I started this picture a long time, probably while thinking about queenofstripes, given the antenna. I didn't like it enough at the time to finish it. So I quit. But while I was on the phone with John I unearthed it again, and started noodling with it some more. I put in the background elements, and had contemplated doing yet more stippling in order to bring out the foreground character. Then I looked at it again and thought, "What am I doing? I still don't like this picture that much. Why would I want to spend another half an hour doing fiddly bits on it?" So I'm declaring it done, for better or for worse.
One of the shops I went to last Sunday was a little English-themed store, with lots of imported-from-England goods. This included books of paper dolls, obviously aimed at collectors rather than children. One that particularly caught my eye was "Fashions of the Regency Period" by Tom Tierney. It contained one male and one female doll, and 15 pages of outfits. There were three female outfits for every one male. When I noted this to Telnar, he replied, "You realize that's the right ratio for the market, right?"
I said, "Actually, it's got more outfits for the man than I would've expected."
But what I liked about it were the men's clothing. Regency-era outfits for women are mostly high-waisted and I've never been especially fond of the look. But the men's fashions are gorgeous. Most of it is still recognizable as suits, not wholly unlike the modern versions. But the jackets come in a wide variety of cuts, vests were still in fashion, and those cravats looked way cooler than modern ties.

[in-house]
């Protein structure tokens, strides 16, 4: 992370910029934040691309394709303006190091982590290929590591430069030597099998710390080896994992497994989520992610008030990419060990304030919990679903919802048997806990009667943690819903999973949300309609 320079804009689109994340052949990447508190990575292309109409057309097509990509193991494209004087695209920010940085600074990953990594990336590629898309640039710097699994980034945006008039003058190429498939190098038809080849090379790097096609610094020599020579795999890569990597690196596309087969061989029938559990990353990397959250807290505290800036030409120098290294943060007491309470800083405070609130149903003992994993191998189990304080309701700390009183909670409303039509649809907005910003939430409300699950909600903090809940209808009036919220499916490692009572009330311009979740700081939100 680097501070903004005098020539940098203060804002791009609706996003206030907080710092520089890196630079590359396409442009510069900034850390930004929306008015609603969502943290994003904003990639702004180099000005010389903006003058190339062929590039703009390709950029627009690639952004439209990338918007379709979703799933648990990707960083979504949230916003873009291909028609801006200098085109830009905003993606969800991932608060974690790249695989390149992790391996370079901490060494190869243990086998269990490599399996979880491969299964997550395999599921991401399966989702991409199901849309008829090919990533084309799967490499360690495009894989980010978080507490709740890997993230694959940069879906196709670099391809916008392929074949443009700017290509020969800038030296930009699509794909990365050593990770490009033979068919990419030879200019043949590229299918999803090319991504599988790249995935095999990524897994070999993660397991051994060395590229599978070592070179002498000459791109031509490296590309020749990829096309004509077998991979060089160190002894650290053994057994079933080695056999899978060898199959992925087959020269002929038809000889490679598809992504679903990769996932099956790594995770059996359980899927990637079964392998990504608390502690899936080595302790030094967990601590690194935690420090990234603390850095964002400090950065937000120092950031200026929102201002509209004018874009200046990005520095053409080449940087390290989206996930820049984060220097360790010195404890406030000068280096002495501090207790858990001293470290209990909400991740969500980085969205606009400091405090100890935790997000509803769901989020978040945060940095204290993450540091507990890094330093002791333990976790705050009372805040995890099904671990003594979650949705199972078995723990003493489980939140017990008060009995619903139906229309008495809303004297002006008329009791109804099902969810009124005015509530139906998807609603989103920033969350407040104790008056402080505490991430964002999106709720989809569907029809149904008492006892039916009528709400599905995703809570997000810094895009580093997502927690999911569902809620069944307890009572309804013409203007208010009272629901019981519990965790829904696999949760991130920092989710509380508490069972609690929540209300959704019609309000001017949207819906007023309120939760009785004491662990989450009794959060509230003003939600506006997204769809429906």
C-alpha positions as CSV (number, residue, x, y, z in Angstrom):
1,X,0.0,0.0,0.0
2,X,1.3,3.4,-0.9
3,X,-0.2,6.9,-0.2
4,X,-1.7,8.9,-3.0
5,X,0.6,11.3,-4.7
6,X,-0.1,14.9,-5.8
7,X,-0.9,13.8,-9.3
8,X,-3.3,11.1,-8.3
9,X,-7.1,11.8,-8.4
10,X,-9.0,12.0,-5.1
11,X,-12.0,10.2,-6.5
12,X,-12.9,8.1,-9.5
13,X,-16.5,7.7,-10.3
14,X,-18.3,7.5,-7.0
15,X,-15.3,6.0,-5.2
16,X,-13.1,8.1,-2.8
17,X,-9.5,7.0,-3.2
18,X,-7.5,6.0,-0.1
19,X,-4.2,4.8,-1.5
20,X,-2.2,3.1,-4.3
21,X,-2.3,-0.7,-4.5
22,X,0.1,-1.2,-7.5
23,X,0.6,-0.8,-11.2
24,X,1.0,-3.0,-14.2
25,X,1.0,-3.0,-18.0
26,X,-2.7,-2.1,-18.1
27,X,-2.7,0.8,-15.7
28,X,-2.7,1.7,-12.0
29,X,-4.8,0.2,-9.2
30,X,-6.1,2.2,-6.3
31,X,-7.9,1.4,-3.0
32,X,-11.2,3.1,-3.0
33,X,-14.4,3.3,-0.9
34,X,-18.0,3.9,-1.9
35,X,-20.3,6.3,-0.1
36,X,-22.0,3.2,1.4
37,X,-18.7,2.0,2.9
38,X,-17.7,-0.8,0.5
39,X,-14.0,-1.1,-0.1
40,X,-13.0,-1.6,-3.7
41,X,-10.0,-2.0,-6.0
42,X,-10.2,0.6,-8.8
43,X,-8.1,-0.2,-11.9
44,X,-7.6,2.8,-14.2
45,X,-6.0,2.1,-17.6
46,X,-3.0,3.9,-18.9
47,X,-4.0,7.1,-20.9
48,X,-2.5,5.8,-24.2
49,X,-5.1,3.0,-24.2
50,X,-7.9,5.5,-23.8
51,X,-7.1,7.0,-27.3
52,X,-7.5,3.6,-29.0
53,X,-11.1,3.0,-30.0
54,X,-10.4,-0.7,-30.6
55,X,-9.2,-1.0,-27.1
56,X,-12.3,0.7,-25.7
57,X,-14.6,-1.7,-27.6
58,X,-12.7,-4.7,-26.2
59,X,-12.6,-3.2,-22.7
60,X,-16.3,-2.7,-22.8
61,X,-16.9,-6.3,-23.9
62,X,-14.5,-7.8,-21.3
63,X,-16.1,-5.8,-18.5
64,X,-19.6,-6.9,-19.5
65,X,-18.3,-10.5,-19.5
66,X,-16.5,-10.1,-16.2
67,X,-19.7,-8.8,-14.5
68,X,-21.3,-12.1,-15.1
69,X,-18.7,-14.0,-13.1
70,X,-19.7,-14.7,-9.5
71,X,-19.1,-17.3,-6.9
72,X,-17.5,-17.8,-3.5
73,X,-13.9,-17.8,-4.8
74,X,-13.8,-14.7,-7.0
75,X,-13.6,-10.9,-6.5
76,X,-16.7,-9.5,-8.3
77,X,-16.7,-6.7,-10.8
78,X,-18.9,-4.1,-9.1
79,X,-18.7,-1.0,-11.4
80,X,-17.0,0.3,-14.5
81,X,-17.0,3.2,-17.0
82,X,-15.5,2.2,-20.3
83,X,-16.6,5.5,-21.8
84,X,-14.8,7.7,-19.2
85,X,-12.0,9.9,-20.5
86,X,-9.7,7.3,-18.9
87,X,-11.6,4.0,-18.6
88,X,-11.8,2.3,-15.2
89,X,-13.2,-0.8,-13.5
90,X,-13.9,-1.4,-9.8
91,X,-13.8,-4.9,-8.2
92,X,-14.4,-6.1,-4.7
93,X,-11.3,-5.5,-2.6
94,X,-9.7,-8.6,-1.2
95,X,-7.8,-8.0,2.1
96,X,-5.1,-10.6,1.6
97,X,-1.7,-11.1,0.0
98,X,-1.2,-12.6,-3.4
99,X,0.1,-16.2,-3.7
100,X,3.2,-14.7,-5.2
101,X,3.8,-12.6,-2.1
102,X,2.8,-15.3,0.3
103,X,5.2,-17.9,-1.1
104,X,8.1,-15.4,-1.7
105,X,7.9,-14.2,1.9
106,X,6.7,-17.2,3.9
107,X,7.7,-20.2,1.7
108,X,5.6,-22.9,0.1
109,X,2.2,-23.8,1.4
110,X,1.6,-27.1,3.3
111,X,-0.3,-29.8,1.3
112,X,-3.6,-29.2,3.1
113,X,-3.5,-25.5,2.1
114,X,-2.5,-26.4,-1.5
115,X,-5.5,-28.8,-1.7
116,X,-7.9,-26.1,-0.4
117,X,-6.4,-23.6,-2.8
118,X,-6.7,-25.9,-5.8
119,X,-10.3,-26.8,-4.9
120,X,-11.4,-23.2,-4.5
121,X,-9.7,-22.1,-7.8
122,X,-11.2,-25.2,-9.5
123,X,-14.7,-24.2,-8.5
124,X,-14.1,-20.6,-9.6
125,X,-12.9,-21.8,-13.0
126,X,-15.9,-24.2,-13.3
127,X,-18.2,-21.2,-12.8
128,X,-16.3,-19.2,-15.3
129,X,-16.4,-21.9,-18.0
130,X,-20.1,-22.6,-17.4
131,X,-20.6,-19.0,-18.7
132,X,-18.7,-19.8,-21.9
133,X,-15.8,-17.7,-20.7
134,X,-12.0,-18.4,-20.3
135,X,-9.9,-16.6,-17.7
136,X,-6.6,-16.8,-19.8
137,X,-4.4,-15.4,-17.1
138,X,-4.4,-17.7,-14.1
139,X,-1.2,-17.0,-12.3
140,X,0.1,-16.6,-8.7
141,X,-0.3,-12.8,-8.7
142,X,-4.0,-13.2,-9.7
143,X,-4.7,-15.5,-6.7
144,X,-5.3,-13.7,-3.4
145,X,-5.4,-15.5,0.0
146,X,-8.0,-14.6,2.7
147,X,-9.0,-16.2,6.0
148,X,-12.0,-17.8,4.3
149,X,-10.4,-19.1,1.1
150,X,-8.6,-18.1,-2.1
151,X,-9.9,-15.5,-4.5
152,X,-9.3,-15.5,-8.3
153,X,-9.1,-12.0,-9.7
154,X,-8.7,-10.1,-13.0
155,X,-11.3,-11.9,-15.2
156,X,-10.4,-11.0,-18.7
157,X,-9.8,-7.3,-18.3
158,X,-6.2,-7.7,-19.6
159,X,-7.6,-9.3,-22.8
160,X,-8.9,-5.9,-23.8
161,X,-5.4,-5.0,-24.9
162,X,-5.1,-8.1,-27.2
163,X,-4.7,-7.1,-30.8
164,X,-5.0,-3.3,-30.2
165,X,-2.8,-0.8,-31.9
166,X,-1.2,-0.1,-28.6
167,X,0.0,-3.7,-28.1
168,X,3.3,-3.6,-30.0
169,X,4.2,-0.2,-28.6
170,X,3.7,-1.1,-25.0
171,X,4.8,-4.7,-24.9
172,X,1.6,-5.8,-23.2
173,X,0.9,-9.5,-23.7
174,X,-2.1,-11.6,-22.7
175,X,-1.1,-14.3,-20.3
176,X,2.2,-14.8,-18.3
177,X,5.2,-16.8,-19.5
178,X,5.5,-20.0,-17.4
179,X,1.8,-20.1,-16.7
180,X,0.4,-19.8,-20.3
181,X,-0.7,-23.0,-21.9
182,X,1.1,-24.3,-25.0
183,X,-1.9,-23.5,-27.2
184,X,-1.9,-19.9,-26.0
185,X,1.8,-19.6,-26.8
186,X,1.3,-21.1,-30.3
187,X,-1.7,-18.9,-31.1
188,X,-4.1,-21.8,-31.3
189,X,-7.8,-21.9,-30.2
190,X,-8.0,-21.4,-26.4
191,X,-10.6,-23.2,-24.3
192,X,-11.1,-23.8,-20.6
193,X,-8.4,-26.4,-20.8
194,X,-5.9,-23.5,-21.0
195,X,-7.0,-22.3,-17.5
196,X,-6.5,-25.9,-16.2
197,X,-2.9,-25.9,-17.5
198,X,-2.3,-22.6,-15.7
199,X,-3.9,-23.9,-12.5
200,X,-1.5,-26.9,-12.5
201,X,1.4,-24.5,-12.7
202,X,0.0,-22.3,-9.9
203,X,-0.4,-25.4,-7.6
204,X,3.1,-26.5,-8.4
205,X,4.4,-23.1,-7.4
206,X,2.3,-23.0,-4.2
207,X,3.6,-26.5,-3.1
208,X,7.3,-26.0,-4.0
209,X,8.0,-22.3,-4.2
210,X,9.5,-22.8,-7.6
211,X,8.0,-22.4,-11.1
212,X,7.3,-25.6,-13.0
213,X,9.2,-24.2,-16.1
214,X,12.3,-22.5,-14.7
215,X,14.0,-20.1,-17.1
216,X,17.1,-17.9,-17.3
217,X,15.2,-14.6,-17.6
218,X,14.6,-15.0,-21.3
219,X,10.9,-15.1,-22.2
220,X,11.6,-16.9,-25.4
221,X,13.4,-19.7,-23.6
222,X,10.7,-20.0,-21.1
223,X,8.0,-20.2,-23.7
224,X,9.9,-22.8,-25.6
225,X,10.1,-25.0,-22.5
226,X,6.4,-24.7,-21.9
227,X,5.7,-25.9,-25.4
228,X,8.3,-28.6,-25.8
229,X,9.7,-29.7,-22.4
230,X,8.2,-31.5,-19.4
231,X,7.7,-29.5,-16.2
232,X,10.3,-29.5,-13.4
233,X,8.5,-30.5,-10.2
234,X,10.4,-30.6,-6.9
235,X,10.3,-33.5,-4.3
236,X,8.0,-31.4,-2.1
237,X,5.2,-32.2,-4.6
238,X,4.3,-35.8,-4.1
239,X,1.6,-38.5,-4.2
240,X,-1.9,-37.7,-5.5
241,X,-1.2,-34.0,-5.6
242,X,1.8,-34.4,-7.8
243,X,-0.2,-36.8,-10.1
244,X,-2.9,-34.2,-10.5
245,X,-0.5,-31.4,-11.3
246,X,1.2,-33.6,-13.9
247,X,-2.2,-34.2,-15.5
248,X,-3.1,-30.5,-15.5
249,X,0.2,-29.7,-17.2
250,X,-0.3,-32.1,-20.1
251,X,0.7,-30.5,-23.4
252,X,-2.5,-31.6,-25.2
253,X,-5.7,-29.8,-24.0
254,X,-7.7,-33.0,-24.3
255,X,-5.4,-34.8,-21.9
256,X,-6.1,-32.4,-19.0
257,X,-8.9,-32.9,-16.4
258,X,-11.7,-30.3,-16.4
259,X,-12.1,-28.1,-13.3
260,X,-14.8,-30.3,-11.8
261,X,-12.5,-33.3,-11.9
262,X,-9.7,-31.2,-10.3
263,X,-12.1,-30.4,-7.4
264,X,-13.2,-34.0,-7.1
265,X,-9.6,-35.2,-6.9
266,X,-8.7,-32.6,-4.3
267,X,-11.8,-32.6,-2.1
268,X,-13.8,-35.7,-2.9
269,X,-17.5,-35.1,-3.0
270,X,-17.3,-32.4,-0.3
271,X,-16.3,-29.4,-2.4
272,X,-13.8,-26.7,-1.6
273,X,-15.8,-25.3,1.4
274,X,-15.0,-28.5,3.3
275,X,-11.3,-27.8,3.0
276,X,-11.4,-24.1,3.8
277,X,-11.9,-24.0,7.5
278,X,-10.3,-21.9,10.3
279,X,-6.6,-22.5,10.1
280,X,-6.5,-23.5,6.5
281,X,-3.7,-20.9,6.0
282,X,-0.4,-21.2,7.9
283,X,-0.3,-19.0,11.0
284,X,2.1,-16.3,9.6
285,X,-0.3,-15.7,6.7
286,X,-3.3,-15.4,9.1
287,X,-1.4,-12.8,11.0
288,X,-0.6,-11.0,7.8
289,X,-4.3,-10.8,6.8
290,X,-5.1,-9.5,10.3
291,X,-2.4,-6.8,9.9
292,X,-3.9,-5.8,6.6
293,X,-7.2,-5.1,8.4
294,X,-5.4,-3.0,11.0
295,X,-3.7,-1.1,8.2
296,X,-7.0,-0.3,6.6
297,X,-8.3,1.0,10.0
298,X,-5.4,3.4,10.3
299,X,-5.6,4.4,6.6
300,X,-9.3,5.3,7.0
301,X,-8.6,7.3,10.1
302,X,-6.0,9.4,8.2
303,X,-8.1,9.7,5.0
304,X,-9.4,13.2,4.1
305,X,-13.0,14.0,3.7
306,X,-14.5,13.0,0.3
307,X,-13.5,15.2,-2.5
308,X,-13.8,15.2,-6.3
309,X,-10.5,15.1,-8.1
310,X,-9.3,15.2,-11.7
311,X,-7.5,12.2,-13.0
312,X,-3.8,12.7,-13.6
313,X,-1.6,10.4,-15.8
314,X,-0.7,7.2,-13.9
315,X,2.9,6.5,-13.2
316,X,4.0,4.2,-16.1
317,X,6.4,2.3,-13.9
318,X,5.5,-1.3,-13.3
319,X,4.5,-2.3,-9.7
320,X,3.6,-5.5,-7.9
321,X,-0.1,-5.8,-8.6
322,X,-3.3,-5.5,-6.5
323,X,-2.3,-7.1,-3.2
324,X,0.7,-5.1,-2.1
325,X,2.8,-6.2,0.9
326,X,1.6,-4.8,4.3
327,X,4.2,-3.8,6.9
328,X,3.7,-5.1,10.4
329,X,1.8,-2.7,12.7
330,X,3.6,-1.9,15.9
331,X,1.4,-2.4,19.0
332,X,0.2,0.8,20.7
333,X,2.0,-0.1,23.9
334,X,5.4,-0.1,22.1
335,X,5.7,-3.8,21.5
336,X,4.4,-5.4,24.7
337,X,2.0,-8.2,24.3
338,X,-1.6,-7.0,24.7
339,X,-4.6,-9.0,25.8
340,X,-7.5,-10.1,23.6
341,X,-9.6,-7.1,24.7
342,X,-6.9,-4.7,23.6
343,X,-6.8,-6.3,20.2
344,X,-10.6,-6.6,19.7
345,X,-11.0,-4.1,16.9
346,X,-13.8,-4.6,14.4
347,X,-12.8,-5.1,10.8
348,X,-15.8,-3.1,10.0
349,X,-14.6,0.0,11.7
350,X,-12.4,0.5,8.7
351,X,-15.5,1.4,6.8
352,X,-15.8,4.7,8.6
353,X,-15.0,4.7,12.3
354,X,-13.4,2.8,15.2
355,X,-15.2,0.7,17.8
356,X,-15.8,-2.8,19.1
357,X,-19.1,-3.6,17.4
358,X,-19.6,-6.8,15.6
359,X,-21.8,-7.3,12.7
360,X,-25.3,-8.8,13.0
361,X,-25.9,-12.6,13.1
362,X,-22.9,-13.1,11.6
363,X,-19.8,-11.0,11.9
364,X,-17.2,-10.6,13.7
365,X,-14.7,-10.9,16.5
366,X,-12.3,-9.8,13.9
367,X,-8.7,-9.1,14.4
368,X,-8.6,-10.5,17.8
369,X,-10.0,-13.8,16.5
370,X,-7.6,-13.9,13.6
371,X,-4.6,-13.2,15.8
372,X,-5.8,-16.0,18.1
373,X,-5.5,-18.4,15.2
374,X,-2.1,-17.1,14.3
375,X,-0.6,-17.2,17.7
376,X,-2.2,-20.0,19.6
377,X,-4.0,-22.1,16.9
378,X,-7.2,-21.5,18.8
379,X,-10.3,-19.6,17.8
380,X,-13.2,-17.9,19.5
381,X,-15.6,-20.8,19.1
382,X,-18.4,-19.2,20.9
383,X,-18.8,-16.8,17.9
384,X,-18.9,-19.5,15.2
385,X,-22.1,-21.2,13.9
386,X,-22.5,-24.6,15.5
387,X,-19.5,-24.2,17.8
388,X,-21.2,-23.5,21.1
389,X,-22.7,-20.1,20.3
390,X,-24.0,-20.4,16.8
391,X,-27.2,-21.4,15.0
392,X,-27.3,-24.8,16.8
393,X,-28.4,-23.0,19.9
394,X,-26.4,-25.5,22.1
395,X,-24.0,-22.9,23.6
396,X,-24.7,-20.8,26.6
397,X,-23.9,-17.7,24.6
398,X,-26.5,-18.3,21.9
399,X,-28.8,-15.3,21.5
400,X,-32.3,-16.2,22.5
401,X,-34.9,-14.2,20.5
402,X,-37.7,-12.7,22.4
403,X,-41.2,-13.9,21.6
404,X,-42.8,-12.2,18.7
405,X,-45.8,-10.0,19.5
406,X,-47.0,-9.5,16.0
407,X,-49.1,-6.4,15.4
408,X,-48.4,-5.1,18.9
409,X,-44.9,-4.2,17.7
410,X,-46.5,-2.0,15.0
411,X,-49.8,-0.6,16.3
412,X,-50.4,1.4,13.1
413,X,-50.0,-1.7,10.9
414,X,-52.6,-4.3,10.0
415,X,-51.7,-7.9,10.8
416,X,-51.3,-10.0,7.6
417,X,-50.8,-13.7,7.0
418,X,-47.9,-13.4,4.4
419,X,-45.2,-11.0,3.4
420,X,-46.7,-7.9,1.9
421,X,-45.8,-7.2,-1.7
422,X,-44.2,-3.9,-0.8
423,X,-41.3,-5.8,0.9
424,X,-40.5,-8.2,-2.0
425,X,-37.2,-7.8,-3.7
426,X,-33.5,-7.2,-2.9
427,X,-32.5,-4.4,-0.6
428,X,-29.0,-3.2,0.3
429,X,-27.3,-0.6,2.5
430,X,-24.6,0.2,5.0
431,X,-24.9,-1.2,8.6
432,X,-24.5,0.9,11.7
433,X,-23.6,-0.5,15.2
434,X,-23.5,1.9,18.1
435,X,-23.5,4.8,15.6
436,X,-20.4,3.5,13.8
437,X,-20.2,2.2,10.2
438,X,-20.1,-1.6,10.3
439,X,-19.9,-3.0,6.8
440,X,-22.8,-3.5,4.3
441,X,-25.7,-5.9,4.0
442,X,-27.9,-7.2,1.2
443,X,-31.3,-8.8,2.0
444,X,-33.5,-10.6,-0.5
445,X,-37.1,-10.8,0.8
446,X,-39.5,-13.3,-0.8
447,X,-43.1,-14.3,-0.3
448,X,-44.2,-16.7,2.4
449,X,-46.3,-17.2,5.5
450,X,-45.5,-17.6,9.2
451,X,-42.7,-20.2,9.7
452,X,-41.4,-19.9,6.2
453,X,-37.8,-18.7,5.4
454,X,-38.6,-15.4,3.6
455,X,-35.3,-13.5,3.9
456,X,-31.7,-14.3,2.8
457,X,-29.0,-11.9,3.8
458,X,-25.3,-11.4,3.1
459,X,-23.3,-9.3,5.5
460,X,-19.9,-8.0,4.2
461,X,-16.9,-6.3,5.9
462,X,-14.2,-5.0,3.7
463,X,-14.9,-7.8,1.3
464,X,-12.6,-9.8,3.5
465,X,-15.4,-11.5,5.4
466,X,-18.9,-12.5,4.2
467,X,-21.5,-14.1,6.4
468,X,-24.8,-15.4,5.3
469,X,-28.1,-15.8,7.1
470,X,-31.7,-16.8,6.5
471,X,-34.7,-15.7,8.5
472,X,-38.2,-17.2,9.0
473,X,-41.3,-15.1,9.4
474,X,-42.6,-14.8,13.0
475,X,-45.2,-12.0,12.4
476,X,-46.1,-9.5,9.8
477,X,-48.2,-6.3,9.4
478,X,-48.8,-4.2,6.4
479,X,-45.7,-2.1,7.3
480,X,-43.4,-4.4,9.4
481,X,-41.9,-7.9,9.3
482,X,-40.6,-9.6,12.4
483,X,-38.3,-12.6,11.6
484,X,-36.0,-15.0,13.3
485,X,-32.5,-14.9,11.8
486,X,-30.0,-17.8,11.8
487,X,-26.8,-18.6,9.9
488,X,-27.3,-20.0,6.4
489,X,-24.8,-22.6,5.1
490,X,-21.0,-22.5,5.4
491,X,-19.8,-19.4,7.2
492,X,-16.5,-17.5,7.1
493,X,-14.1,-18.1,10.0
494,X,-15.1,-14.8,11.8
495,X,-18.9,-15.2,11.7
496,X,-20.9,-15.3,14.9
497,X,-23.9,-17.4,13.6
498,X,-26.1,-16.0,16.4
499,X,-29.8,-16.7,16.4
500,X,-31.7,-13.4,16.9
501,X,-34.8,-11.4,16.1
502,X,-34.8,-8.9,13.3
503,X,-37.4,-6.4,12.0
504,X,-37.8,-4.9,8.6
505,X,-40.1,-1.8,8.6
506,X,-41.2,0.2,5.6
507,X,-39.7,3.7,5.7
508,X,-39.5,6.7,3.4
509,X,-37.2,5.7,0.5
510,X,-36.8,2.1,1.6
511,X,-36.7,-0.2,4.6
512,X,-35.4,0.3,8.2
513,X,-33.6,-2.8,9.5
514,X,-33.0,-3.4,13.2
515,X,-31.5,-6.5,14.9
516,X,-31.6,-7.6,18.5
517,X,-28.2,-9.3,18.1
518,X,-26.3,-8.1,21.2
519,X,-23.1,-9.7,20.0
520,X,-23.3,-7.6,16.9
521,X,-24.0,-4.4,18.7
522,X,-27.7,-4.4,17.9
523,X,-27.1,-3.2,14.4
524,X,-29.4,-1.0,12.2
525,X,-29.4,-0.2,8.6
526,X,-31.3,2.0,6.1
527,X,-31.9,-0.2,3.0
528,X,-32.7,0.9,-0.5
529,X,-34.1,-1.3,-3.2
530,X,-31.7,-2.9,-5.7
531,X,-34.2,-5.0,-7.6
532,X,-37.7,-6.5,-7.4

Usually, when I want photo references for a subject, I Google for it. But in the case of period men's fashions, I've not had much luck with Google. The paper doll book didn't have the level of detail I'd prefer in a reference picture -- I like photo-level detail to get a better sense of the drape of cloth and the shades that make up the image. On the other hand, the pictures were moderately detailed and gave a good sense of what pieces comprised each outfit. As a bonus, it also included a description of each costume, including the names for each article of clothing.
So ultimately, I decided to buy it. I did a couple of sketches copying the outfits today. My subject is ostensibly Kildare; Silver Scales is a fantasy setting, but the fashions are more-or-less Regency era. Neither of these looks quite right to be Kildare, but I'm not too disappointed with the way they came out. Since I was copying the outfits, and these are nominally paper dolls, all the poses are the same, which does get kind of monotonous. On the bright side, I think the book may give a clear enough idea of the way the clothing looks that I could draw the same article from different angles if I put my mind to it.